Leases, tribunals and contractual costs

87 St George’s Square Management Ltd v Whiteside [2016] UKUT 438 (LC)

The vexed issues of costs in service charge disputes rumble on. Willow Court Management Company (1985) Ltd v Alexander [2016] UKUT 0290 (LC) (our note) set out guidance for how and when rule 13 costs awards will be engaged and awarded in the First Tier Tribunal (for unreasonable conduct). But in this case, the landlord had been awarded 20% of their costs under a Rue 13 decision, but then sought to recover the full costs under a contractual entitlement to costs of an enforcement action under the lease, and sort the FTT’s determination of those as a variable administration charge.

The FTT had decided that the landlord could not do this. The issue of recoverable costs had been determined by the Rule 13 decision. The landlord appealed to the Upper Tribunal.

The Upper Tribunal held that the FTT had elided two entirely separate entitlements to costs. The landlord was entitled to contractual costs, insofar as they were reasonably and properly incurred. The landlord was also entitled to seek costs under Rule 13.

Where a party has two legal routes to the recovery of the same sum, it will not be entitled to recover that sum twice but there is no reason why it should be required to elect between those routes unless they are inconsistent. In Stevens & Cutting Limited v Andersen [1990] 1 EGLR 95 Stewart-Smith LJ stated the principles relevant to the doctrine of election between causes of action in the following terms:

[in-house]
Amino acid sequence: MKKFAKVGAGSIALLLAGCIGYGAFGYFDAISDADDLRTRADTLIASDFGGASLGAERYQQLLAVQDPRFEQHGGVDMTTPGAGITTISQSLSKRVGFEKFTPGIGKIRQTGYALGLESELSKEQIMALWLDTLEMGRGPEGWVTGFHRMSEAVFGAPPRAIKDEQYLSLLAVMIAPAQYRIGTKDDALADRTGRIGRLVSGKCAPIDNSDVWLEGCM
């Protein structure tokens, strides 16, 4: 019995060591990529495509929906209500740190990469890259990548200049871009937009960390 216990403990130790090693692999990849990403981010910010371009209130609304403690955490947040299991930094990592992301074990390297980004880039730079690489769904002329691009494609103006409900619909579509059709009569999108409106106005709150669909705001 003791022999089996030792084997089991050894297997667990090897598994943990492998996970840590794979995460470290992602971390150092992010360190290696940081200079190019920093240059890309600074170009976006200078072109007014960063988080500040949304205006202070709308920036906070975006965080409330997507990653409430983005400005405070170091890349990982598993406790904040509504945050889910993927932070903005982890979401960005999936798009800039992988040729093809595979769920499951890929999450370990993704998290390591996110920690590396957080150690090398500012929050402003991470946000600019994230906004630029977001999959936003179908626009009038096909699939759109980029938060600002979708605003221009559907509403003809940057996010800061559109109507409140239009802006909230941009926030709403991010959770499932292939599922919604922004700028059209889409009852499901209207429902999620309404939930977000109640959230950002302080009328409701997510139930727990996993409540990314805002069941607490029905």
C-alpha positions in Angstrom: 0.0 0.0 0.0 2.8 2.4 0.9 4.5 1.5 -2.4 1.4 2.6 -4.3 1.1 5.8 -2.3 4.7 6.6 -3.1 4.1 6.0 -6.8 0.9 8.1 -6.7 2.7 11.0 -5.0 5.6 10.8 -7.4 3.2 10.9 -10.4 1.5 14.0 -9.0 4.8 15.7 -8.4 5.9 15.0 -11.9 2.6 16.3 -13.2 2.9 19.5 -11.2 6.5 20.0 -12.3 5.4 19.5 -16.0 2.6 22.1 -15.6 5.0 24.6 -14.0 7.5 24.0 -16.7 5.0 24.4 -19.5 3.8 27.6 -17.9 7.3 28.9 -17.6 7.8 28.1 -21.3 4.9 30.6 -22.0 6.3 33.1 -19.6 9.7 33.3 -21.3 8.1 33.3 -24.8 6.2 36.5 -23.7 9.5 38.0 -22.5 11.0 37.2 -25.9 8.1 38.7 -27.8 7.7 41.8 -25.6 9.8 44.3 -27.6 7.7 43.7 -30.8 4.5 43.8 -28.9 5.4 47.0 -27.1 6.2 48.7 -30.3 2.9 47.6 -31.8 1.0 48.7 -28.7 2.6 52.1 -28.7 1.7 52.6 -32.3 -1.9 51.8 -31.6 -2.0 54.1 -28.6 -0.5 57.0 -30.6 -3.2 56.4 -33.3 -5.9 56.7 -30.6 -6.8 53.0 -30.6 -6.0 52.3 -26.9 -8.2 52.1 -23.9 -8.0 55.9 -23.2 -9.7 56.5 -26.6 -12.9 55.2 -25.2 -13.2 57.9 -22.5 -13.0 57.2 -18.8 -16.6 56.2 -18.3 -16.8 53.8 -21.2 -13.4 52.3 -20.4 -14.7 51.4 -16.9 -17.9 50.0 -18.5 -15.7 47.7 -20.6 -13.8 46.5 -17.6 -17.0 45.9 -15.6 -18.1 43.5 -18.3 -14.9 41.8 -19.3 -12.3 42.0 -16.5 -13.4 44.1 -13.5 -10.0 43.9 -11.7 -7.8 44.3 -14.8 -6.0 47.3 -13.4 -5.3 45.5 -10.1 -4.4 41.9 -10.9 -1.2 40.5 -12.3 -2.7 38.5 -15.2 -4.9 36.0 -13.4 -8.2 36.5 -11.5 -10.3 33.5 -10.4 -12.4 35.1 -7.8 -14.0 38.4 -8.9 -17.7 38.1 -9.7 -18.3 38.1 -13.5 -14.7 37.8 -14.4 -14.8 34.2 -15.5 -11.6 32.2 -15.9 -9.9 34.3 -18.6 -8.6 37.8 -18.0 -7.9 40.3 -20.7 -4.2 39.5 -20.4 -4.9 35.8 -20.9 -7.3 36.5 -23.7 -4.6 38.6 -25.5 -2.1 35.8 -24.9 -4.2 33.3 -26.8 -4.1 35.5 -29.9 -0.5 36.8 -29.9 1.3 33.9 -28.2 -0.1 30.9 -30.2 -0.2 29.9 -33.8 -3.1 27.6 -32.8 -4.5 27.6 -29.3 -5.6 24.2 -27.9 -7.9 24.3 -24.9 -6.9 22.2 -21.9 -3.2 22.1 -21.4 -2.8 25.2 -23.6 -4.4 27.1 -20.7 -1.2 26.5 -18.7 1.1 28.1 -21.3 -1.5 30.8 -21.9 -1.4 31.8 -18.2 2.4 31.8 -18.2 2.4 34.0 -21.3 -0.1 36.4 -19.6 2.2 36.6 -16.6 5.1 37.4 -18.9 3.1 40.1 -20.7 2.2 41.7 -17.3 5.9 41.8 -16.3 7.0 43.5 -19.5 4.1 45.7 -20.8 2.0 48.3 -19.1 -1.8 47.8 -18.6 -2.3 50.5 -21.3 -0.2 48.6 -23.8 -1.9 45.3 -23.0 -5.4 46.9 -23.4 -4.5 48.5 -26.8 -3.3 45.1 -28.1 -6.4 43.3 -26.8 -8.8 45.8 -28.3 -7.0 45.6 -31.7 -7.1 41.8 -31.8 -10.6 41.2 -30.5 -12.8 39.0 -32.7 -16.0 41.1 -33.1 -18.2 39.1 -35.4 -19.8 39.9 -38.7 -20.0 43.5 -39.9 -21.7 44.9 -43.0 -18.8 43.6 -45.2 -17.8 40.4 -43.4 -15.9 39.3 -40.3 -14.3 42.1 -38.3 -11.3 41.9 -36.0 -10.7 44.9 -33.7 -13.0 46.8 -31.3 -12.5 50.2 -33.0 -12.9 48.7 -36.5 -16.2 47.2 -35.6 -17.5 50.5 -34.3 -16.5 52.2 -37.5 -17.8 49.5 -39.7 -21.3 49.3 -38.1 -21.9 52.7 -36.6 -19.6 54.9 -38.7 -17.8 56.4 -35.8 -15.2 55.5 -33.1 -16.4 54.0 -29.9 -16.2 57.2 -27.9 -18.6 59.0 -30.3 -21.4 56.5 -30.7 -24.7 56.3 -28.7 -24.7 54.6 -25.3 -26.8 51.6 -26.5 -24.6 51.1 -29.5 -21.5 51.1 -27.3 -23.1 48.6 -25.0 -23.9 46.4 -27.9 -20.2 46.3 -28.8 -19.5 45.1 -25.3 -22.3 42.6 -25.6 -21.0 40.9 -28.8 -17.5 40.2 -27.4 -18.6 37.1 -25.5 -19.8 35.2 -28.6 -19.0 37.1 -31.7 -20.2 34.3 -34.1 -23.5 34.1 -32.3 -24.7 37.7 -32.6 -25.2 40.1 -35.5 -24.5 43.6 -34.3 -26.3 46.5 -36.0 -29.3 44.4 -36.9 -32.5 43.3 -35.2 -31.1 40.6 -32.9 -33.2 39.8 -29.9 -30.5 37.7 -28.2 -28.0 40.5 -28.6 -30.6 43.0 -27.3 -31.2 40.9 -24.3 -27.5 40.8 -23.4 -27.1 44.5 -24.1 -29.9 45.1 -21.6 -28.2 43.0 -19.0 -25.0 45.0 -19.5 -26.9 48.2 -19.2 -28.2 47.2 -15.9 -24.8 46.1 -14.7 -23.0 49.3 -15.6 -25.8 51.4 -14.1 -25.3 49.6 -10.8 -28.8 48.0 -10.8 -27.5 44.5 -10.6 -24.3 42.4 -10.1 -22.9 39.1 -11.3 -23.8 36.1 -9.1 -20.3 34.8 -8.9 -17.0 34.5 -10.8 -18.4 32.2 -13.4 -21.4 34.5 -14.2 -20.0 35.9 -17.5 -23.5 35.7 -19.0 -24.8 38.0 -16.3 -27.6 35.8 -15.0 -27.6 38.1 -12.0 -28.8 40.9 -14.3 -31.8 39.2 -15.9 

“A party may be deprived of the right to pursue a certain course of conduct if, when faced with two alternative and inconsistent courses of action, he chooses one rather than the other and his election is communicated to the other party.”

In this case there is no inconsistency between a claim to enforce the contractual right to recover costs and an invitation to the F-tT to exercise his discretionary power to award costs. The exercise of the tribunal’s procedural power under rule 13(1)(b) depended on the satisfaction of a condition, namely that there should have been unreasonable conduct on the part of Mr Whiteside, which was not a requirement of the appellant’s substantive contractual claim under clause 3(e). The position was simply that the appellant had two routes to the achievement of the same objective; its ability to pursue one route did not require it to make any assertion or claim which undermined or contradicted the basis of its entitlement to rely on the alternative route. There was simply no inconsistency between the two courses available to the appellant.

Further, there as no abuse of process or issue estoppel in later bringing a demand for contractual costs (Henderson v Henderson (1843) 3 Hare 100 was not applicable), as the submissions on Rle 13 were at the FTT’s request, neither party had anticipated costs arising at the hearing and the landlord could not be expected to have a full schedule in the circumstances. There had been no submissions on contractual costs at that time.

So, the landlord could, in principle, recover the contractual costs of the FTT proceedings in full as an administration charge, despite the Rule 13 costs decision.

But this turned out to be a somewhat Pyhrric victory. The FTT proceedings had concerned both the reasonableness of major works charges (found to be reasonable) and an application for dispensation from consultation requirements under s.20ZA Landlord and Tenant Act 1985 for being two days short on the consultation period.  The dispensation was granted, as the lessee had indeed responded, in detail and at length.